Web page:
Halloween Week 2011: Blood on Black Satin
Permalink -- Posted in Comics on October 26, 2011 at 3:48 pm | No Comments »
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While the previous two posts were a full summary of a complete limited series, this entry will focus more on the writing and the artwork. I'm totally not being lazy here. Really.

Almost like a movie!

This is Blood on Black Satin, written by Doug Moench, with beautiful artwork by Paul Gulacy.

One handed driving is not advisable during a storm.

Malcolm Avery is a reporter for the London Times. Heather McKinnon, a friend, sent him a letter asking him to come to the town of Middlesex. Once he arrives there, he notices things aren't quite right.

Comedy riders, awayyyyyyyyyyyyyyyyyyyy!

He arrives in town and is greeted by the boobs er, I mean the locals.

Goddamn LARPers!

They're celebrating All Hallows Eve - the only time in the year that they can "get loose". After some trouble with the locals, who seem to think the McKinnons are crazy, he manages to find their home and finds out the town's story.

Let me dance the dance of my peoples

Yep, satanist cults. Funny how Britain was infested with them, eh? Anyway, a dead ringer for Simon Whately showed up a month prior to the festival, and organized it, so he's either a descendant... or something worse. The McKinnons are direct descendents of the judge that executed him two hundred years earlier. Jock McGinnon (yes, that's his name) gives him the keys to the library so he can see for himself:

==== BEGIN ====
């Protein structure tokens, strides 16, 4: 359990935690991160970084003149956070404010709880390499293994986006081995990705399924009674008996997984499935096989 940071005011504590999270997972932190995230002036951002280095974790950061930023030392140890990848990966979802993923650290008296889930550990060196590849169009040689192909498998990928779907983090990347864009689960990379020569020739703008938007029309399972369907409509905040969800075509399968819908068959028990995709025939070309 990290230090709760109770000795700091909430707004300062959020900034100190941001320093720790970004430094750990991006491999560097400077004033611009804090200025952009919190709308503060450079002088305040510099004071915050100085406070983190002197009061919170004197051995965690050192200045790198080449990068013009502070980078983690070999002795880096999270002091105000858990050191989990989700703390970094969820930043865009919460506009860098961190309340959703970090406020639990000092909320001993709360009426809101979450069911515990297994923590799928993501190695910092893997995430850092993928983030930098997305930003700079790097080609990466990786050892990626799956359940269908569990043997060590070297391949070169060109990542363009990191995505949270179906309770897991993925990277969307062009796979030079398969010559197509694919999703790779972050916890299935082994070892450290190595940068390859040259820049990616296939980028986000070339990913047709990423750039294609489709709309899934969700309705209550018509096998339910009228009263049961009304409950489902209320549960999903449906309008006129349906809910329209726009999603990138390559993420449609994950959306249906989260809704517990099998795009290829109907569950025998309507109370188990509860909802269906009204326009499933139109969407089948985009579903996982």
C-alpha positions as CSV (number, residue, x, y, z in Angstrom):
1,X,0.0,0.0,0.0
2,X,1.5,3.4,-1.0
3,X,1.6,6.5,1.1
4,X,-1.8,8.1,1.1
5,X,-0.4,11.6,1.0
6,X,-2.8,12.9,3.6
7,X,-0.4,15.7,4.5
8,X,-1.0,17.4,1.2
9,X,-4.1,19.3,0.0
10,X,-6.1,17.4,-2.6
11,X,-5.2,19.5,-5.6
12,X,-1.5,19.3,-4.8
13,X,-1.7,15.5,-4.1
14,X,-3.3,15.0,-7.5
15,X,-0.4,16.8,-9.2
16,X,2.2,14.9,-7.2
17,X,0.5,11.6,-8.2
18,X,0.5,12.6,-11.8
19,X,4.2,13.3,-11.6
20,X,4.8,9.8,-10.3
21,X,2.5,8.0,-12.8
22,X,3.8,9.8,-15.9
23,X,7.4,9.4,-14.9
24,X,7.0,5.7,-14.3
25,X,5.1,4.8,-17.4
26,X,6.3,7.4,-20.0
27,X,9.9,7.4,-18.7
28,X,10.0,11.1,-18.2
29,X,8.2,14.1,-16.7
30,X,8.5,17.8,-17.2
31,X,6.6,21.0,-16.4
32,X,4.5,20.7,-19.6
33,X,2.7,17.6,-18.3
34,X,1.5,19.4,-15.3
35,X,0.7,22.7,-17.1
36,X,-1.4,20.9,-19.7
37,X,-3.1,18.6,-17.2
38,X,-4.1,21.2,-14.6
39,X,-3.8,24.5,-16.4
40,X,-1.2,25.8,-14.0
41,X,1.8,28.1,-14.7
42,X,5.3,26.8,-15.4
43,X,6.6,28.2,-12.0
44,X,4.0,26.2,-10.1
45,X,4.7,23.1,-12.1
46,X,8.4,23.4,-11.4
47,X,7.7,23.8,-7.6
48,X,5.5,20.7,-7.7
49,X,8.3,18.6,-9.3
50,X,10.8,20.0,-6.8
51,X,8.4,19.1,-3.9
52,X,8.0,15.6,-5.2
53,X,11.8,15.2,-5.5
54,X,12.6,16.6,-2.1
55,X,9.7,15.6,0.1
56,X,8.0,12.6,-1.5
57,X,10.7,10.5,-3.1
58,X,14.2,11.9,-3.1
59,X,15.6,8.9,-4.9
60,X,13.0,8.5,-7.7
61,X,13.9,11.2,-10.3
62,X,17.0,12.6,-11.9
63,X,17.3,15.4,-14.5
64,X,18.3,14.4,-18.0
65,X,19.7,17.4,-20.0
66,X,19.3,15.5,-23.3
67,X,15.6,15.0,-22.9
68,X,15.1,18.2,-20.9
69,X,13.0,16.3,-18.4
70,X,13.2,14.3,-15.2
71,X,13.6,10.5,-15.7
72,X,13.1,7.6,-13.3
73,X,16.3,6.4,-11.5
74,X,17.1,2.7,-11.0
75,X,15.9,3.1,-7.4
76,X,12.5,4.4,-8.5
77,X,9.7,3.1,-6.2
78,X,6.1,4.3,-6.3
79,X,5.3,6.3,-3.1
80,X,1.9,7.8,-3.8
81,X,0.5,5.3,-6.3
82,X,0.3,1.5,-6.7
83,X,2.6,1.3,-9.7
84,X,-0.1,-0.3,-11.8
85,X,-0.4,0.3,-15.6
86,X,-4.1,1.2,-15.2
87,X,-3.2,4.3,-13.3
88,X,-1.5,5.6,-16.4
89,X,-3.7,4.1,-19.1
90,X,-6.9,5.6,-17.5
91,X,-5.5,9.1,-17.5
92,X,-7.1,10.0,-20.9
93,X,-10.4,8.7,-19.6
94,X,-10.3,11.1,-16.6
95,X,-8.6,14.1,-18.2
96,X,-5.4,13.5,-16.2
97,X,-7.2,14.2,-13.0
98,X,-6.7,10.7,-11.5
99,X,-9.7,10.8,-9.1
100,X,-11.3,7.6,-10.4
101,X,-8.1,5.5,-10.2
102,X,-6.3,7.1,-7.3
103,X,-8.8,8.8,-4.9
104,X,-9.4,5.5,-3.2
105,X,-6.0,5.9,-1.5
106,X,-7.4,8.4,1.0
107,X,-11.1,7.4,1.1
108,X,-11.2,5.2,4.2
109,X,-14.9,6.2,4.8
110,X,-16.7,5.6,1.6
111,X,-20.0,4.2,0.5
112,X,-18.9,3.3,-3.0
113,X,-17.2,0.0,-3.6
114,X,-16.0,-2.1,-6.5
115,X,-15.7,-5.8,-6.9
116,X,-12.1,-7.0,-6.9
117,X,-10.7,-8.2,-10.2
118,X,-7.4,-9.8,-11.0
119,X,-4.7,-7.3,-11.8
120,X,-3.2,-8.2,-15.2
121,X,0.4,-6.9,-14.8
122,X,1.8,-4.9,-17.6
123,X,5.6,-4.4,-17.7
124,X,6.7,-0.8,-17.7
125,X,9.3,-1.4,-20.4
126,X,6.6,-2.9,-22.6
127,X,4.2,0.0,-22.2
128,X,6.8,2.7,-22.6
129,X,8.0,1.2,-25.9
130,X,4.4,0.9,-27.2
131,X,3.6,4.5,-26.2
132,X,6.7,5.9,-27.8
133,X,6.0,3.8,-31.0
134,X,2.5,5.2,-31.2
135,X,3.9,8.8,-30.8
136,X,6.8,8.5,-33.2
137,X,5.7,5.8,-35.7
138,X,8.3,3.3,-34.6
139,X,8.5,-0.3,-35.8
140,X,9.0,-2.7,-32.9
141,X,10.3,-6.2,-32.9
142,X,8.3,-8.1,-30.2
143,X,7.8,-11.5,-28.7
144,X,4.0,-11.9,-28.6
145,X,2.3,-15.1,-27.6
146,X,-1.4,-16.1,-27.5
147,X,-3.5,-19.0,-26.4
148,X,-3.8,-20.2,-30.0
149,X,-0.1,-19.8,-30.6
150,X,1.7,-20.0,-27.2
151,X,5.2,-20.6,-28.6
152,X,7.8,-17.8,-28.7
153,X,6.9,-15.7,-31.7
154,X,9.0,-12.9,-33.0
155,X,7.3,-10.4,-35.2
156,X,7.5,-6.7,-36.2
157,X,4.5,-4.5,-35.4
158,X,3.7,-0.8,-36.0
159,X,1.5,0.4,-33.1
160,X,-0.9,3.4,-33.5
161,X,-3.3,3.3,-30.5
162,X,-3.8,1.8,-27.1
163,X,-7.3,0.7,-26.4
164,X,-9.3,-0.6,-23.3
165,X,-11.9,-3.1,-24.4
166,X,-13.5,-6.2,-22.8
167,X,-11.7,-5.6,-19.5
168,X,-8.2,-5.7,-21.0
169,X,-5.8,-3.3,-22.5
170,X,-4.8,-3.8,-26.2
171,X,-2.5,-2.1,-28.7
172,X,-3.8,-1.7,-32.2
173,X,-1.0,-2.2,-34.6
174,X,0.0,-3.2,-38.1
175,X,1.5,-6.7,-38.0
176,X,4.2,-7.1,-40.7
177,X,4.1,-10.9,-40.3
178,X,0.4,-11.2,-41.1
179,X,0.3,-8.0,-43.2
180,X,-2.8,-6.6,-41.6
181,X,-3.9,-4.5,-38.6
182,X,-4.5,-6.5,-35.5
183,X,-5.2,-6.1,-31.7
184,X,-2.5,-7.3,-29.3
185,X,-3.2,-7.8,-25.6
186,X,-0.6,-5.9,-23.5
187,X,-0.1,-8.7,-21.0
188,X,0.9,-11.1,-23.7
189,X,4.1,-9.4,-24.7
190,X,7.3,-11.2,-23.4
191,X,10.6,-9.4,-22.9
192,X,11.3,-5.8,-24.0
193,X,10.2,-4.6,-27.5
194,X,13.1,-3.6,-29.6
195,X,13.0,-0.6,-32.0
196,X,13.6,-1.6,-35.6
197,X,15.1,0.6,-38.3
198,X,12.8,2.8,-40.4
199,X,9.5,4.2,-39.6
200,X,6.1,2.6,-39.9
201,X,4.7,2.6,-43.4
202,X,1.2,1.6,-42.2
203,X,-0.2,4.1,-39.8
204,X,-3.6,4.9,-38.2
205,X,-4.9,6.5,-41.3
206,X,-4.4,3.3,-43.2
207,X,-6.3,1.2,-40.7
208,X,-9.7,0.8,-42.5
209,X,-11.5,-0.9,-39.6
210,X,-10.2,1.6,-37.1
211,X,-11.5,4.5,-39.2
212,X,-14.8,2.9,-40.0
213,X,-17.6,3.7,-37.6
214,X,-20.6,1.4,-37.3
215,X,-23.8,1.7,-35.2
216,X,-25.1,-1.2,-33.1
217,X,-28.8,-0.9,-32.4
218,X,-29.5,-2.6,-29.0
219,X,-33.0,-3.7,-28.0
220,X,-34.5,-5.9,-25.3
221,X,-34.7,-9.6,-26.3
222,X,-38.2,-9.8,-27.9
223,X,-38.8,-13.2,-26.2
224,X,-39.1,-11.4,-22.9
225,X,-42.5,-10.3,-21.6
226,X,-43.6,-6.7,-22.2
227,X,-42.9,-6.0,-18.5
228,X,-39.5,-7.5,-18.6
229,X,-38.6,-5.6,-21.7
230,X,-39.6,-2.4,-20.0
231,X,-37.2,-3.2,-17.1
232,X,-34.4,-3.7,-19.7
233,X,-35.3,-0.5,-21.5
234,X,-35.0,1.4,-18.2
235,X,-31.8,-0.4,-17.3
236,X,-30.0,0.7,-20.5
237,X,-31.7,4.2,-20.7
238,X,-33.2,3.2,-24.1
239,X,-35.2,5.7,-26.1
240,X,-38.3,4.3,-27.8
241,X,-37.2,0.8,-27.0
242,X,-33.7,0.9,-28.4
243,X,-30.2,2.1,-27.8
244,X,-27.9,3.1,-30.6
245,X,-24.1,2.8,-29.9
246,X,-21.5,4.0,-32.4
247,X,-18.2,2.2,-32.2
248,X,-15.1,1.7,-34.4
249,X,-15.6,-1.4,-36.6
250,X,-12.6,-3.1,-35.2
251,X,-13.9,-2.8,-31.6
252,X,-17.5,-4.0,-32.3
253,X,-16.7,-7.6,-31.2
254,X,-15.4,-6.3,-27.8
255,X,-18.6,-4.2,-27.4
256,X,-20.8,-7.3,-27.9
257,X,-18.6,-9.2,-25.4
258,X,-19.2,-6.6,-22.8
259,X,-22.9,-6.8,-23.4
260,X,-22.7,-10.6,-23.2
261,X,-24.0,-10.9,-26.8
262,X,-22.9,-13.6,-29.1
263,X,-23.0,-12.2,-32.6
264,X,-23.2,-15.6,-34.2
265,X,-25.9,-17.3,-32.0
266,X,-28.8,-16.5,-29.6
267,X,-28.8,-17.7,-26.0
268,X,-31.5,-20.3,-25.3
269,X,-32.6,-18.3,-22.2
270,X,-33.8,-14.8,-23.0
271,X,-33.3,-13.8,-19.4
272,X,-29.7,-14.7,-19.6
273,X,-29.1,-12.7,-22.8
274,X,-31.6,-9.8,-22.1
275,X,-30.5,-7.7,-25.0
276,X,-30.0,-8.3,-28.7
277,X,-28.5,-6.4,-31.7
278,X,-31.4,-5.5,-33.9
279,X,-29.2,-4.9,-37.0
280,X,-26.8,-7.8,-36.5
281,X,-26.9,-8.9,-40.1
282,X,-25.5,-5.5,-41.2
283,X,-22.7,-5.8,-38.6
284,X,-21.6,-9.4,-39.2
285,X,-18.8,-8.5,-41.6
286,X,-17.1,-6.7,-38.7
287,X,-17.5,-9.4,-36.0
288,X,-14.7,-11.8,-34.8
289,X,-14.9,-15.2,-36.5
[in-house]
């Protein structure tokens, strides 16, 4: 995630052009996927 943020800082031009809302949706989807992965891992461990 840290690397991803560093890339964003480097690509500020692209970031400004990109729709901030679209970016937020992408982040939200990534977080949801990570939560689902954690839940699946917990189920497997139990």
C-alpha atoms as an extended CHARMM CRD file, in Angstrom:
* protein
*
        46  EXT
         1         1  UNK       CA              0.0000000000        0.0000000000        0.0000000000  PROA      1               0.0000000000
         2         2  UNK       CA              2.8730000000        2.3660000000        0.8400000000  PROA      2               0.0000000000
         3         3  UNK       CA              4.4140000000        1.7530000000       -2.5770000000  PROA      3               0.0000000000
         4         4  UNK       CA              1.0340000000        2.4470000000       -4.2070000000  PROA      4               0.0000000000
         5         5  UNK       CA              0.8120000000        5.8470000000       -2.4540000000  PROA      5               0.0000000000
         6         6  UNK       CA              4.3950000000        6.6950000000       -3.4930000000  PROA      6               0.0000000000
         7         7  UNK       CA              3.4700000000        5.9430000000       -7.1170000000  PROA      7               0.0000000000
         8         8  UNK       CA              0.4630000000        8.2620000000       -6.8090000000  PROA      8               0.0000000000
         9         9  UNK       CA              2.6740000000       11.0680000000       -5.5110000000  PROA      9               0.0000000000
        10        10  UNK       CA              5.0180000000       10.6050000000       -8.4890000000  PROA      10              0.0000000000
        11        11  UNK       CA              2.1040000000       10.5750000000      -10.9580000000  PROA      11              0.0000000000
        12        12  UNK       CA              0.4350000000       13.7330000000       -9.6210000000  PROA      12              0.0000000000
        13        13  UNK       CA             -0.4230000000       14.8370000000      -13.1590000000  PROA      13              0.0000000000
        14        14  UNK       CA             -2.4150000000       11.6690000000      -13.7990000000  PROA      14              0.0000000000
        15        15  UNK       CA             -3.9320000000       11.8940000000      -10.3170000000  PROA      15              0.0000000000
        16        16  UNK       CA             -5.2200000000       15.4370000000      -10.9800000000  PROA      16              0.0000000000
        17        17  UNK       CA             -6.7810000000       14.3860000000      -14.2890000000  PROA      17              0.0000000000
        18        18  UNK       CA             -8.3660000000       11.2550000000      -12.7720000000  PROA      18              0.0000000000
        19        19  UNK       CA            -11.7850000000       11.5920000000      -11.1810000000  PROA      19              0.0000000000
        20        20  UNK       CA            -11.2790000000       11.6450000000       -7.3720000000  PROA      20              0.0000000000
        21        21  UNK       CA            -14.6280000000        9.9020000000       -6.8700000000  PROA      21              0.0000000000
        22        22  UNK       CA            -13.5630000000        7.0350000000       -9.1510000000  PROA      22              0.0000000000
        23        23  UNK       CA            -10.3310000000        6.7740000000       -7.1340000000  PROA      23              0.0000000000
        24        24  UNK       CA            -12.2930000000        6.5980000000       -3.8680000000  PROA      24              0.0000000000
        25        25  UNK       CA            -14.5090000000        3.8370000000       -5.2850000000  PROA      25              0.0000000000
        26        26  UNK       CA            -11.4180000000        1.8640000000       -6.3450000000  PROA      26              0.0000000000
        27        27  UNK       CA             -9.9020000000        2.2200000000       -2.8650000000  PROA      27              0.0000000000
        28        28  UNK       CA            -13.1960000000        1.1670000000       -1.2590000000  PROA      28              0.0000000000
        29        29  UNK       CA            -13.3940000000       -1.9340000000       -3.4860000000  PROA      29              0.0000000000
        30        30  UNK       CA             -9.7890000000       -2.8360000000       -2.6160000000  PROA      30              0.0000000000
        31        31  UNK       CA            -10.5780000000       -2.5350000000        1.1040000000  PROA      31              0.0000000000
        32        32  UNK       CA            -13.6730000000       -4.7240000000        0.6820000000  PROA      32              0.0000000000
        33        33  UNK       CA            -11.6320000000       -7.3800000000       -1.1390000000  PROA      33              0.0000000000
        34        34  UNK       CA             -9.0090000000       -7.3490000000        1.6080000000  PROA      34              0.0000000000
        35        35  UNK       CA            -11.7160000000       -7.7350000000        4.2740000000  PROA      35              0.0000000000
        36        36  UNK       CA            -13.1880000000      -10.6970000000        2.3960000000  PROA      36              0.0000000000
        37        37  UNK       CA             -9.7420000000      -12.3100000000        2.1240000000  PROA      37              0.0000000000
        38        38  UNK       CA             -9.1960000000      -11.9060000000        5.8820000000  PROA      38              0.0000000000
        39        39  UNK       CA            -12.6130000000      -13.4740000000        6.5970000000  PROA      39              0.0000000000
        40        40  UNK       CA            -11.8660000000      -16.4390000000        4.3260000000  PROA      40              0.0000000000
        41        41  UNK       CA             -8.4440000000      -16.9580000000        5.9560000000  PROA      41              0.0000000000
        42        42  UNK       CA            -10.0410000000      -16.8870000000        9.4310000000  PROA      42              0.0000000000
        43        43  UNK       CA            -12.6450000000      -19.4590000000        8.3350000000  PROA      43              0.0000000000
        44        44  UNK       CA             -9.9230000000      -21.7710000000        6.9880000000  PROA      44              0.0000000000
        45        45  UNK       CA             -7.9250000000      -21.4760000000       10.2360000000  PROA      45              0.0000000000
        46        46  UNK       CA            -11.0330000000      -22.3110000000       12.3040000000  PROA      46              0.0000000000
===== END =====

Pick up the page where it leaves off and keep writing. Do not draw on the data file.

What did we say about smoking in the library?

He goes back to the library only to find Jock dead, and the killer tries to get him too, but Heather saves him. They both go to the courthouse, where they find a hidden crypt containing Whately's body buried along with his followers. And they find their proof:

Do I make you horny, baby?
Little known fact, druids were a plague in ancient times.

And that's all I'll post from the story. There's still a good chunk of the story left, and the ending, which is quite surprising. The story feels less like a comic and more like a movie; the perspectives used in the artwork really sells it. And the dialogue, even if it sounds corny these days, fits the mood perfectly. I half expected this to have been turned into a movie in those days, but I found no trace of that ever happening. I wish I could post this in its entirety, but self-imposed rules are rules.

This story was originally published in Eerie issues #109 to #111, from February to June 1980. These scans are form Nightmares by Eclipse Comics, which reprinted the story in its entirety in 1985.

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